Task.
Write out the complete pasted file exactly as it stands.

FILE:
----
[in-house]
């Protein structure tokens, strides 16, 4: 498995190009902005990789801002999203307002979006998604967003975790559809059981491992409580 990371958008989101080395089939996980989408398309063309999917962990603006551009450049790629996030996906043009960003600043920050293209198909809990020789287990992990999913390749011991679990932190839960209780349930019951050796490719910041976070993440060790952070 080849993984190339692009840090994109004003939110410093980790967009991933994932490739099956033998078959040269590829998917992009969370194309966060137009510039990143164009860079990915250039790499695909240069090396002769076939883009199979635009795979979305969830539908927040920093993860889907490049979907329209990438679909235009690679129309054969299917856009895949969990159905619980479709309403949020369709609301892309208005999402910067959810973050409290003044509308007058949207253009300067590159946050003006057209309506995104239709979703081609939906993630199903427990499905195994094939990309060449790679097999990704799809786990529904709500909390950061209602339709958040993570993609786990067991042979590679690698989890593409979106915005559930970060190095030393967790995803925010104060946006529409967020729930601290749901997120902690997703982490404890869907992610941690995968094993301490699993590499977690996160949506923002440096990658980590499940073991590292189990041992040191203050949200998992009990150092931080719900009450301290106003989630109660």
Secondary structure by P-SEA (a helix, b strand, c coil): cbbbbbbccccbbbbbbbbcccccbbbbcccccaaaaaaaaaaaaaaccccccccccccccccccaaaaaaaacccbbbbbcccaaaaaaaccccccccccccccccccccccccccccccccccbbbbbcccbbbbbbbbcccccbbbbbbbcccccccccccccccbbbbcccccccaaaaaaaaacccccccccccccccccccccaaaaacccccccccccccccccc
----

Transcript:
[in-house]
């Protein structure tokens, strides 16, 4: 498995190009902005990789801002999203307002979006998604967003975790559809059981491992409580 990371958008989101080395089939996980989408398309063309999917962990603006551009450049790629996030996906043009960003600043920050293209198909809990020789287990992990999913390749011991679990932190839960209780349930019951050796490719910041976070993440060790952070 080849993984190339692009840090994109004003939110410093980790967009991933994932490739099956033998078959040269590829998917992009969370194309966060137009510039990143164009860079990915250039790499695909240069090396002769076939883009199979635009795979979305969830539908927040920093993860889907490049979907329209990438679909235009690679129309054969299917856009895949969990159905619980479709309403949020369709609301892309208005999402910067959810973050409290003044509308007058949207253009300067590159946050003006057209309506995104239709979703081609939906993630199903427990499905195994094939990309060449790679097999990704799809786990529904709500909390950061209602339709958040993570993609786990067991042979590679690698989890593409979106915005559930970060190095030393967790995803925010104060946006529409967020729930601290749901997120902690997703982490404890869907992610941690995968094993301490699993590499977690996160949506923002440096990658980590499940073991590292189990041992040191203050949200998992009990150092931080719900009450301290106003989630109660």
Secondary structure by P-SEA (a helix, b strand, c coil): cbbbbbbccccbbbbbbbbcccccbbbbcccccaaaaaaaaaaaaaaccccccccccccccccccaaaaaaaacccbbbbbcccaaaaaaaccccccccccccccccccccccccccccccccccbbbbbcccbbbbbbbbcccccbbbbbbbcccccccccccccccbbbbcccccccaaaaaaaaacccccccccccccccccccccaaaaacccccccccccccccccc